“October Surprises” That Shook Up Presidential Elections

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Candidates on both sides of the political spectrum have put pressure on Donald Trump to release his tax returns. Republicans in the past nine presidential elections have done so, but Trump, their 2016 nominee, hasn’t. He says it’s because he’s being audited (although that turned out to be false). Then a New York Times report surfaced after someone anonymously delivered three pages from a 1995 tax report that showed Trump reported $916 million loss, which would have allowed Trump to skip paying federal income taxes for the following 18 years.

Also: Trump’s Old Campaign Logo & Other Hilarious Logos That Are (Practically) Porn

The findings were published in early October, meaning voters didn’t have to wait very long for an October Surprise — aka an event that shakes up a campaign. This tax revelation teamed with a subpar first debate against rival Hillary Clinton has given her a bump in the polls. Whether it’s the last October Surprise of this election cycle — and we doubt that considering Wikileaks has claimed to possess damning info about Hillary Clinton — it is the first. But, will it have the same impact as some of these other October Surprises …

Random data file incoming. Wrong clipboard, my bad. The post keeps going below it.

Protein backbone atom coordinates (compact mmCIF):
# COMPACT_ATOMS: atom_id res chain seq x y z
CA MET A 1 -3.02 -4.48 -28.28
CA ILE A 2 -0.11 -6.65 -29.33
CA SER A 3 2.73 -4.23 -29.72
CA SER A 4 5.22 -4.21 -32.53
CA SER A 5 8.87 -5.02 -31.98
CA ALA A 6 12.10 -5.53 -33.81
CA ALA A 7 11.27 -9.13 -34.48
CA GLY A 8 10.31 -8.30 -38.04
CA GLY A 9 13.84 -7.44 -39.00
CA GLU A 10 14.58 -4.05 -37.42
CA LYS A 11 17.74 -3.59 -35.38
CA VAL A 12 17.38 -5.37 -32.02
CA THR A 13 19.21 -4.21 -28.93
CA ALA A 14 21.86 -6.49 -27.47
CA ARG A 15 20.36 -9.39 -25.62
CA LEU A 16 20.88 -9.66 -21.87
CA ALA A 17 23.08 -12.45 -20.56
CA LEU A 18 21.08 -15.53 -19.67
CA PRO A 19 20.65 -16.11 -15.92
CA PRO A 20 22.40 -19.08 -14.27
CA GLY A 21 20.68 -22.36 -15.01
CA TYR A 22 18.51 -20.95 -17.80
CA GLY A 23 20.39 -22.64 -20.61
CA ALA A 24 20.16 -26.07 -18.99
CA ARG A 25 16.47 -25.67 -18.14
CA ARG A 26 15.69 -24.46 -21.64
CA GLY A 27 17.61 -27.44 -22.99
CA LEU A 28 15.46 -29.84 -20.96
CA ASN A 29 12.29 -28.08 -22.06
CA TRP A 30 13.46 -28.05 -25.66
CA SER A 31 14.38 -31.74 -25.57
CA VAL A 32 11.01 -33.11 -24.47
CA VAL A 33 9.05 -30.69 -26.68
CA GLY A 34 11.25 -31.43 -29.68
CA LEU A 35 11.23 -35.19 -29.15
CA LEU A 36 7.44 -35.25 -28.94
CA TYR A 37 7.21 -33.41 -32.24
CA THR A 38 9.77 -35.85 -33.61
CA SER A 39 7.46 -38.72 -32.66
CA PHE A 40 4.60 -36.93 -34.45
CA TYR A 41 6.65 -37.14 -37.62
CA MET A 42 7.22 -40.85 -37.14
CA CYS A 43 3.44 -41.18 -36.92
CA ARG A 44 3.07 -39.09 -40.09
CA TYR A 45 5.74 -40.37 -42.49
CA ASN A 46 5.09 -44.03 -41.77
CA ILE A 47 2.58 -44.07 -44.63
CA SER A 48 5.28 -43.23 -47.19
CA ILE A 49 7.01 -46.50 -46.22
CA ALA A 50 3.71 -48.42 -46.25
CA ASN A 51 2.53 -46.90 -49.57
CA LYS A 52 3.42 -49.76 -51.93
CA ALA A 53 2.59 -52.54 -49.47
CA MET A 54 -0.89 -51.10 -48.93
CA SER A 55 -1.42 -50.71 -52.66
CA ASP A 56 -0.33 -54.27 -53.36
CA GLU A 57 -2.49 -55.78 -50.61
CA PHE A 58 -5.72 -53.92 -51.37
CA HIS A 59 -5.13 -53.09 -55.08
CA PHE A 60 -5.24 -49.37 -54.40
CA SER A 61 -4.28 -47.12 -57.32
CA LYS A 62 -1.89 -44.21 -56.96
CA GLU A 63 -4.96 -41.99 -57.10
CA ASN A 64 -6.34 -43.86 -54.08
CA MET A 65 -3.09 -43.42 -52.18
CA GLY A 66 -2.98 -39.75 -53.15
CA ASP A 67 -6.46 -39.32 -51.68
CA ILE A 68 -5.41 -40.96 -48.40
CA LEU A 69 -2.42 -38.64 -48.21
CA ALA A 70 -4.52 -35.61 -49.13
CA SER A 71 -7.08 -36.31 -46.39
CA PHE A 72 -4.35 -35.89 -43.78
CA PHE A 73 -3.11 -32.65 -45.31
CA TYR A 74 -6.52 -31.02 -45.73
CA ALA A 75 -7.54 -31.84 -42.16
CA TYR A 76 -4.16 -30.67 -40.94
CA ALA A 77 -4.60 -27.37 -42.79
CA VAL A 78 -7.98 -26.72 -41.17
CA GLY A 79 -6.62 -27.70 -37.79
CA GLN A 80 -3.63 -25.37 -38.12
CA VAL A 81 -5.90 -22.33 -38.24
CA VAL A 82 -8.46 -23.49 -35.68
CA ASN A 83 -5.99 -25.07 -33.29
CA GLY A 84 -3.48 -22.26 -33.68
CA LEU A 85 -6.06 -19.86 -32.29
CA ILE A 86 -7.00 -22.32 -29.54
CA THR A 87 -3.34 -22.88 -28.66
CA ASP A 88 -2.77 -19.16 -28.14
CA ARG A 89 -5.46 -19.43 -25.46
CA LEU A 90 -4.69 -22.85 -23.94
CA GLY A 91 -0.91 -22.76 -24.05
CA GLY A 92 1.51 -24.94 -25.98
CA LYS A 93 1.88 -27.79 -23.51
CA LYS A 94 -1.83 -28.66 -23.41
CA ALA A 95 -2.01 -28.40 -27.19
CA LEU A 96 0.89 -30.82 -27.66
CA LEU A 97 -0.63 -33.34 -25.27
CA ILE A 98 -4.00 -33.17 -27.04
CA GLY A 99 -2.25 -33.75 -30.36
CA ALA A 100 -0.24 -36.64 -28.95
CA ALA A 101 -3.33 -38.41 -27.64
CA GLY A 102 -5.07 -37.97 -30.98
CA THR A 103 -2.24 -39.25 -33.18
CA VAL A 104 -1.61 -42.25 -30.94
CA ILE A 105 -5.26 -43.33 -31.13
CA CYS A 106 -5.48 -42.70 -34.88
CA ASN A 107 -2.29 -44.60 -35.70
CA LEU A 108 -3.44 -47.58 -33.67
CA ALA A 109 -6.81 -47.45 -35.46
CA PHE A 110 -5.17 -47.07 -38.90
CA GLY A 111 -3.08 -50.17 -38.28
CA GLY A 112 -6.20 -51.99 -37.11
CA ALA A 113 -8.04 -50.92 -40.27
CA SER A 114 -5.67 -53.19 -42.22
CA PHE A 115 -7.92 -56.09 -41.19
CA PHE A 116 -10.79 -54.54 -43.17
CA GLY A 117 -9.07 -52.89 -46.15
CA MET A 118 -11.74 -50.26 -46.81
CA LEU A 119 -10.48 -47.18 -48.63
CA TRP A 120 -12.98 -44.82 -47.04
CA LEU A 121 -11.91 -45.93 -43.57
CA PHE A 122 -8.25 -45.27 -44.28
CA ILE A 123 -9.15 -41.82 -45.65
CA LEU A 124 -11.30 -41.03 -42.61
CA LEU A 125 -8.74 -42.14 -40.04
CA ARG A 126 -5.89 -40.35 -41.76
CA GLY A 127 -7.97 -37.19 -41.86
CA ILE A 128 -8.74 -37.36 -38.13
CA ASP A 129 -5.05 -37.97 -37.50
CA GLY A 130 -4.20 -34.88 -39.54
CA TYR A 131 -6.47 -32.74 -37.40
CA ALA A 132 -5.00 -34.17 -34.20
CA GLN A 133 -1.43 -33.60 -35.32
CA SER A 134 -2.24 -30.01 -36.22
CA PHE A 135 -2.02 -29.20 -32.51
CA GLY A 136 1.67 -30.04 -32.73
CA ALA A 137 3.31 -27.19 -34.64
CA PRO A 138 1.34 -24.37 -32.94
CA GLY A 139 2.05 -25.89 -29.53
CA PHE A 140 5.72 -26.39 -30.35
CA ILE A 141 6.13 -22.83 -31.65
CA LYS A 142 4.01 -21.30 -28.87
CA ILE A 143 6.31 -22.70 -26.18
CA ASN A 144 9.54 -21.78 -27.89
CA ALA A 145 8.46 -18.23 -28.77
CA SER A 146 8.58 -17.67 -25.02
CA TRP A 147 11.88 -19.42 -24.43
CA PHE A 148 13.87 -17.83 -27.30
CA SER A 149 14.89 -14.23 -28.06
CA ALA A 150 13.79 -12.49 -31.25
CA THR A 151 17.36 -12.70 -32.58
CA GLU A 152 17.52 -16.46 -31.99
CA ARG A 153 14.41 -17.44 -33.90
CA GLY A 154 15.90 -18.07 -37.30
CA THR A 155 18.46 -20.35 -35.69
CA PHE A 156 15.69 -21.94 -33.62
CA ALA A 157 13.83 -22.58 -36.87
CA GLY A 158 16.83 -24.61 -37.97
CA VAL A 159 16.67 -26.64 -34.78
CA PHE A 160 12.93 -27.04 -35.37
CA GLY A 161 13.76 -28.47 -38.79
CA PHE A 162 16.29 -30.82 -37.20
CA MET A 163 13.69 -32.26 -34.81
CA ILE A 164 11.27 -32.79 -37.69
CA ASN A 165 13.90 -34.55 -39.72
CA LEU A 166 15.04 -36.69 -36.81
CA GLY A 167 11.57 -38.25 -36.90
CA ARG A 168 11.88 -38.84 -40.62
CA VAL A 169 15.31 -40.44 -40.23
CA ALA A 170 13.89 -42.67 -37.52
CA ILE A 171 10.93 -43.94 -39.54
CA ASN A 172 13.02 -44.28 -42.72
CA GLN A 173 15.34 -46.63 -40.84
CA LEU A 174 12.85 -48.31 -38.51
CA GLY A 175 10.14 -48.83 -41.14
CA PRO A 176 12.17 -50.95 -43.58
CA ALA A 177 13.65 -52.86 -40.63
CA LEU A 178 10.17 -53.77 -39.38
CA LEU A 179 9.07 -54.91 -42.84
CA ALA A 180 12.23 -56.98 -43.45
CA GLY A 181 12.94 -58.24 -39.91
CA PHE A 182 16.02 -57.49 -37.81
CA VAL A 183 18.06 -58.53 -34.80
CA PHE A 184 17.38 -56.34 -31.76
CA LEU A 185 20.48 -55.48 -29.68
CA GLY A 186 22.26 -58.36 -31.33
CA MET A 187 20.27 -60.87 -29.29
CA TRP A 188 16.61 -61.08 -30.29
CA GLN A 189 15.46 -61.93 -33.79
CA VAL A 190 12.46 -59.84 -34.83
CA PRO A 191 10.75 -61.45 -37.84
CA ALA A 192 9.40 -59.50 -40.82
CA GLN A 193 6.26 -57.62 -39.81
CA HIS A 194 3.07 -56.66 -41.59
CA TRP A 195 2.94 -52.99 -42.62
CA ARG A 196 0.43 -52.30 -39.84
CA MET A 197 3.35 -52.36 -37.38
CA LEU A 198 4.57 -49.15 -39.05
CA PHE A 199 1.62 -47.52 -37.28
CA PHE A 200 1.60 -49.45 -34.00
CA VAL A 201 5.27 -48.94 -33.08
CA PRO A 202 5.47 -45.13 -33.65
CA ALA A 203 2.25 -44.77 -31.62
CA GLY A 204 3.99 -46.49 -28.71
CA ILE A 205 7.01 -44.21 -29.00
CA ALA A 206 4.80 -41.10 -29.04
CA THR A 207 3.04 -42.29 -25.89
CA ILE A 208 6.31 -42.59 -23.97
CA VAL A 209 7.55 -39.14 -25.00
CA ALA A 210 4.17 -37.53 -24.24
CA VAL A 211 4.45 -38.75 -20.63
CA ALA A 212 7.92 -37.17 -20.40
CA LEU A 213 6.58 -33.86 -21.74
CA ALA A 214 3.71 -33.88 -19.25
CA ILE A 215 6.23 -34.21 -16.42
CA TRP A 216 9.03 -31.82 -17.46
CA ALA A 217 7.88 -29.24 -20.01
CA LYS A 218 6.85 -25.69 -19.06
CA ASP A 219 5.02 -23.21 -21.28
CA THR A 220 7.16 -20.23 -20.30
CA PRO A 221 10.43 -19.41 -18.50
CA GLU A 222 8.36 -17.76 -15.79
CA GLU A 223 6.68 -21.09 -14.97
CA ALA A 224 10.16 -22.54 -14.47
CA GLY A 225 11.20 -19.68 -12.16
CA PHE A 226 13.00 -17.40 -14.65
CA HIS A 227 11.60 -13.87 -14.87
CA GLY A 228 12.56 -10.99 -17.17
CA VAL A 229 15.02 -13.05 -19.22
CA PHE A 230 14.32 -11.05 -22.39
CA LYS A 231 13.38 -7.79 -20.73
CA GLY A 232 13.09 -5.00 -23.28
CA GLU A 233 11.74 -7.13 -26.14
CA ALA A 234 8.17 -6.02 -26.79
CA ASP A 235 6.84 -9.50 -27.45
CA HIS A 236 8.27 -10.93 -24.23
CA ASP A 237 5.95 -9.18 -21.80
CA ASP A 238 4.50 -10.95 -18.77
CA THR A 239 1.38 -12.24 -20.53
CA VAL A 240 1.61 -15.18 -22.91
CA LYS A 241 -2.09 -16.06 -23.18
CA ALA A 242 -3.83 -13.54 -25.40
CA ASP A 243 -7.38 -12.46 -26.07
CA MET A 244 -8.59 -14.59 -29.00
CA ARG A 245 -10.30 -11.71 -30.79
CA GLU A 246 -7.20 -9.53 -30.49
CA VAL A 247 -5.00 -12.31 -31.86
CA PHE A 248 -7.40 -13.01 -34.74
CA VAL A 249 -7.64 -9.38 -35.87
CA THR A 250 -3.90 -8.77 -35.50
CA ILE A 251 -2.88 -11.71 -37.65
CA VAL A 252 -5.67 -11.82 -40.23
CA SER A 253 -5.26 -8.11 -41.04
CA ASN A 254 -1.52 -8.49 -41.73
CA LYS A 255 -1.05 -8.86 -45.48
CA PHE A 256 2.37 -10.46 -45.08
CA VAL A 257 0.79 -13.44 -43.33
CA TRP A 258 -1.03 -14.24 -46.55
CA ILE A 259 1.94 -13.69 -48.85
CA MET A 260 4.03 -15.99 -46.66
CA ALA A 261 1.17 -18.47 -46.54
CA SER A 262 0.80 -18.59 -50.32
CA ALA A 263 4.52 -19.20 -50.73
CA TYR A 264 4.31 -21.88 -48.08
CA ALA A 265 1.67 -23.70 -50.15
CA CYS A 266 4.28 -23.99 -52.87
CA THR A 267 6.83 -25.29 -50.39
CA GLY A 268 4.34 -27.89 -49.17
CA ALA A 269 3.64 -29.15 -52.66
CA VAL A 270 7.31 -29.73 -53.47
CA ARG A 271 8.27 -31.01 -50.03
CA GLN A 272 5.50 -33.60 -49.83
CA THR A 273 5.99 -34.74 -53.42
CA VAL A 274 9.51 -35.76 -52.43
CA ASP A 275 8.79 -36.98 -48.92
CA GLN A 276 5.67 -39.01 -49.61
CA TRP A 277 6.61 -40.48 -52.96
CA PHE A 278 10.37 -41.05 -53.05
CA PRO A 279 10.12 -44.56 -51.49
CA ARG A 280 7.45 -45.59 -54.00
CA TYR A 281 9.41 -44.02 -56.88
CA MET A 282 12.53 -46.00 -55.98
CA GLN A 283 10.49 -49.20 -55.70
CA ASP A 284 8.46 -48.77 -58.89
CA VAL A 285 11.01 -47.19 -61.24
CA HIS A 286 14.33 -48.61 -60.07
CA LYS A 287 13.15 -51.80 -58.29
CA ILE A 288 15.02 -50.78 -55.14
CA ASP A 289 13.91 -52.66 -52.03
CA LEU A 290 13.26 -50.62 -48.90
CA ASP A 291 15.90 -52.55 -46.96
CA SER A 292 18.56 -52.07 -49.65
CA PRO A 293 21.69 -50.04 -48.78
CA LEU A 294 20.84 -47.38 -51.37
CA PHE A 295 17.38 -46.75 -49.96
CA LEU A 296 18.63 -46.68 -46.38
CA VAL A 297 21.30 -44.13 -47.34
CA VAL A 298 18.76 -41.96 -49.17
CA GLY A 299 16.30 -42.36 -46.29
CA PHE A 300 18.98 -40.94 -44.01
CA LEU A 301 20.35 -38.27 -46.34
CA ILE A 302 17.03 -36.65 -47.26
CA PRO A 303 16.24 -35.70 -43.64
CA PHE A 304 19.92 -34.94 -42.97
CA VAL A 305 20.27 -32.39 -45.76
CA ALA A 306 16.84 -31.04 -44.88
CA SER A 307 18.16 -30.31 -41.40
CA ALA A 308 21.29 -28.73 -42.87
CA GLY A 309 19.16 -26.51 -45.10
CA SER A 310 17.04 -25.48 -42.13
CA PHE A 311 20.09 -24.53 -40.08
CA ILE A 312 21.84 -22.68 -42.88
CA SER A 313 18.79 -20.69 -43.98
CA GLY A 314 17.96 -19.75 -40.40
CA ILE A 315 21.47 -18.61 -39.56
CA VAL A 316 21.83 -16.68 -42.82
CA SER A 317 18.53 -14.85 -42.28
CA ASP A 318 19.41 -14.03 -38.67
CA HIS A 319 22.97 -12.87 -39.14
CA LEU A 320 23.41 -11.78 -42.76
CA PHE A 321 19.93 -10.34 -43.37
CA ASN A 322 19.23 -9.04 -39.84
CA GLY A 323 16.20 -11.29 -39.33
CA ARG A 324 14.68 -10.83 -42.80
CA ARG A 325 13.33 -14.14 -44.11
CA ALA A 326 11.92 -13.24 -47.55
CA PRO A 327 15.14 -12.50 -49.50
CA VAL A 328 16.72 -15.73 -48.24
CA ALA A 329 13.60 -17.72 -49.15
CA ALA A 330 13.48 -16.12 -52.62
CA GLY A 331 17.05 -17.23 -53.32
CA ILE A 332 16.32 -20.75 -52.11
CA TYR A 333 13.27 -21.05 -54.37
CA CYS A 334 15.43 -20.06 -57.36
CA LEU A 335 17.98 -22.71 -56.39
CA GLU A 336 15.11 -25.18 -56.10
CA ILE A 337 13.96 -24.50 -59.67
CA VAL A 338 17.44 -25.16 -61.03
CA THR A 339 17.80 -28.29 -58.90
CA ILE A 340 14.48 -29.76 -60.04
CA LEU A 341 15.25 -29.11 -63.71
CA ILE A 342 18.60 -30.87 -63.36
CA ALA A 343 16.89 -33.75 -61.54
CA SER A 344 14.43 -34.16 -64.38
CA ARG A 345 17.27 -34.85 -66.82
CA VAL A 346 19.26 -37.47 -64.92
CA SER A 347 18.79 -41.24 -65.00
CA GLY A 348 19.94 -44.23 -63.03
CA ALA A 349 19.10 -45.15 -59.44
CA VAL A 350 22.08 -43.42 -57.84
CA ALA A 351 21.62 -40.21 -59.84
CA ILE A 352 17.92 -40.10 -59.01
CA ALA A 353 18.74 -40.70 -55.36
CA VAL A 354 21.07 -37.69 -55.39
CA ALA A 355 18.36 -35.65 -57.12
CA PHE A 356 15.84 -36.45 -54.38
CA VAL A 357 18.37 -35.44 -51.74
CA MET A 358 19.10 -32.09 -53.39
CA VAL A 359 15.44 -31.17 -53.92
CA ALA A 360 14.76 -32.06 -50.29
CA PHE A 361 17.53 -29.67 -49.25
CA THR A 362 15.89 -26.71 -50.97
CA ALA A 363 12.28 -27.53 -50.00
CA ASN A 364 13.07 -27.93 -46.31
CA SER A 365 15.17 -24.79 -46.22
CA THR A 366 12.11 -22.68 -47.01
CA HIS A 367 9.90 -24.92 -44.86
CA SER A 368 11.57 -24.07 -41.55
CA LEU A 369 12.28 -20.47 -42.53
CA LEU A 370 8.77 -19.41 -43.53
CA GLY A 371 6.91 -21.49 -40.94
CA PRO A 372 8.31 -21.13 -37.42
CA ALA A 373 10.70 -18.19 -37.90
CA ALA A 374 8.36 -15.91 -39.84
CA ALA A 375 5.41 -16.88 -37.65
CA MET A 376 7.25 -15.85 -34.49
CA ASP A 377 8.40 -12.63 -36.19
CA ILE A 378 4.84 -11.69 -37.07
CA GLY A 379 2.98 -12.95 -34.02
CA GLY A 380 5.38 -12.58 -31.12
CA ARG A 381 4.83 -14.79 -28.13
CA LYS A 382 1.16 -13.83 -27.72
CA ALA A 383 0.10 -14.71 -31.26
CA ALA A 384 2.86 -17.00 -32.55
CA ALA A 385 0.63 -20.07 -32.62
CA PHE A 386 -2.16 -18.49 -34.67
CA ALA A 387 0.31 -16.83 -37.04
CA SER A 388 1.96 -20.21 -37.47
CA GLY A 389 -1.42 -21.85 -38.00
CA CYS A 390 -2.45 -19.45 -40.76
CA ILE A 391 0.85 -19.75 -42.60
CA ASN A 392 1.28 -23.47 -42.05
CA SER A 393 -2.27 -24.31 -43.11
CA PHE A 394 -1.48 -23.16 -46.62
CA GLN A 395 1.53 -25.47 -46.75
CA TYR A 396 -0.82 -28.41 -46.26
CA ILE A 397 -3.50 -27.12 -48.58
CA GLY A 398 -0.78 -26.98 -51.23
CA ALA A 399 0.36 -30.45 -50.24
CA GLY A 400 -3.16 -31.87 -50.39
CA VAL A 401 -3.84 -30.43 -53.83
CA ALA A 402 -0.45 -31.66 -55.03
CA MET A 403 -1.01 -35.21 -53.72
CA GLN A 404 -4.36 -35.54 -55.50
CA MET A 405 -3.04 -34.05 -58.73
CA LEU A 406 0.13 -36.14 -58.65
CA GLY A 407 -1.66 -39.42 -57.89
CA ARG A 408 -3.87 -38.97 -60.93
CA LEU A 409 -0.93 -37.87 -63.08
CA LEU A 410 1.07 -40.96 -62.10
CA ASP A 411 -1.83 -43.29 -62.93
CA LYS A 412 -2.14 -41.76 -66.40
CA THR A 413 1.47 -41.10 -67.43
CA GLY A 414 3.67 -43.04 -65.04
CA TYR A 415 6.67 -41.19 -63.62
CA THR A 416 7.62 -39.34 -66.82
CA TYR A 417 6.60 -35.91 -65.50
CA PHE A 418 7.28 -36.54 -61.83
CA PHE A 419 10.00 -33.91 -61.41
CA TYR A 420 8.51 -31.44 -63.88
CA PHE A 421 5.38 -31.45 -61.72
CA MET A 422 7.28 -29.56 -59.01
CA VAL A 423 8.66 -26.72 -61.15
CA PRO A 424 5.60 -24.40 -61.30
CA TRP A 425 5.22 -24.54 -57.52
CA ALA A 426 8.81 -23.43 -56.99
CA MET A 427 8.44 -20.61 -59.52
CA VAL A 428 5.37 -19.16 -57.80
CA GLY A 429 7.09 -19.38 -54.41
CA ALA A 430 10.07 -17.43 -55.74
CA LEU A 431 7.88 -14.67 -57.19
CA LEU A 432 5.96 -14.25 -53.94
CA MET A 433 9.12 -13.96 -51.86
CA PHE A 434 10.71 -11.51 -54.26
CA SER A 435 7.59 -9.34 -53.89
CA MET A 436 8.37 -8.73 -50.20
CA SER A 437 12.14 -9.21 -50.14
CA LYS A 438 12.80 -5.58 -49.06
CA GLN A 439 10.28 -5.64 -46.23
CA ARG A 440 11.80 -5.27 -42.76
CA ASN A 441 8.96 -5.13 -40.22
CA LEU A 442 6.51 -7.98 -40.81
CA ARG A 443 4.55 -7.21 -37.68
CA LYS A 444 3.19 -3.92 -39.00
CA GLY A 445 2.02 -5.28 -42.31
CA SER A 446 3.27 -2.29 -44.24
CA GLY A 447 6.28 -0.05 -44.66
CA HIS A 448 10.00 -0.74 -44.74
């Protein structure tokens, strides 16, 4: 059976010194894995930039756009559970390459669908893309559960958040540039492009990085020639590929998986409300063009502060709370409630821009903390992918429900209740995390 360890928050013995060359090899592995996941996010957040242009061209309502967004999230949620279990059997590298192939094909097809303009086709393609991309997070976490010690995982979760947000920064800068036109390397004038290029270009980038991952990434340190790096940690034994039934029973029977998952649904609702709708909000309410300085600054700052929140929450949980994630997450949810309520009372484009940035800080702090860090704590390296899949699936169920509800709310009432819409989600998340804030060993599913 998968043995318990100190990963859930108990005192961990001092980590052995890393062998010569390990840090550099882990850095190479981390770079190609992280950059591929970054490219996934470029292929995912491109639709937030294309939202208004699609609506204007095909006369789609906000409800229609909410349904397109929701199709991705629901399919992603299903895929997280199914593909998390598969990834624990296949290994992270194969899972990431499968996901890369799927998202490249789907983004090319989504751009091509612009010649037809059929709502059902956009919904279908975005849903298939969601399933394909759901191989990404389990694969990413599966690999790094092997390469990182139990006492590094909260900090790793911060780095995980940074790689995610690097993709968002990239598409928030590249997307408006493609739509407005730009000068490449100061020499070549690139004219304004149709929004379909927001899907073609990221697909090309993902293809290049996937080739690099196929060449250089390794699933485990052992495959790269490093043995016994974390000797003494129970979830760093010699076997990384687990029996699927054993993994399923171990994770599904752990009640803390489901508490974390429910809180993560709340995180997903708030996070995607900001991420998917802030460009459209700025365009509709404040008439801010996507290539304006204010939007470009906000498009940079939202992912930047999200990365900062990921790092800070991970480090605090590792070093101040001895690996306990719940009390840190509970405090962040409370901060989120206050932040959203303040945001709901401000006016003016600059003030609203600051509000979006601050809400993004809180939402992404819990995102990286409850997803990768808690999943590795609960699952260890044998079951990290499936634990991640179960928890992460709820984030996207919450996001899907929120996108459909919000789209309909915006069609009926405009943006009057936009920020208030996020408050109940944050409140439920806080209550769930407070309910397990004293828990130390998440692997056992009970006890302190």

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Christie Embraces Obama (2012)
In this case, the October surprise was a destructive and deadly hurricane that killed 285 people. Dubbed “Superstorm Sandy,” the hurricane formed October 22 and made landfall in Jamaica two days later. On Oct. 29, Sandy blasted New Jersey and Atlantic City. All told, 24 states were affected in the U.S. from Florida to Maine and all the way up to Michigan and Wisconsin. The total damage: $71.4 billion.

A week before votes went to the polls, President Barack Obama toured the wreckage left by Superstorm Sandy in New Jersey, meeting with the state’s pugnacious Republican Governor Chris Christie, who publicly embraced the president and praised his handling of the disaster. Conservatives were none too pleased. His attaboy to Obama made the president look good, while New York City Mayor Michael Bloomberg endorsed Obama after seeing how he handled the storm’s aftermath. It didn’t help that Romney suggested getting rid of FEMA the previous year didn’t play well with voters. Still, on Nov. 4,  Obama beat Mitt Romney (332-206).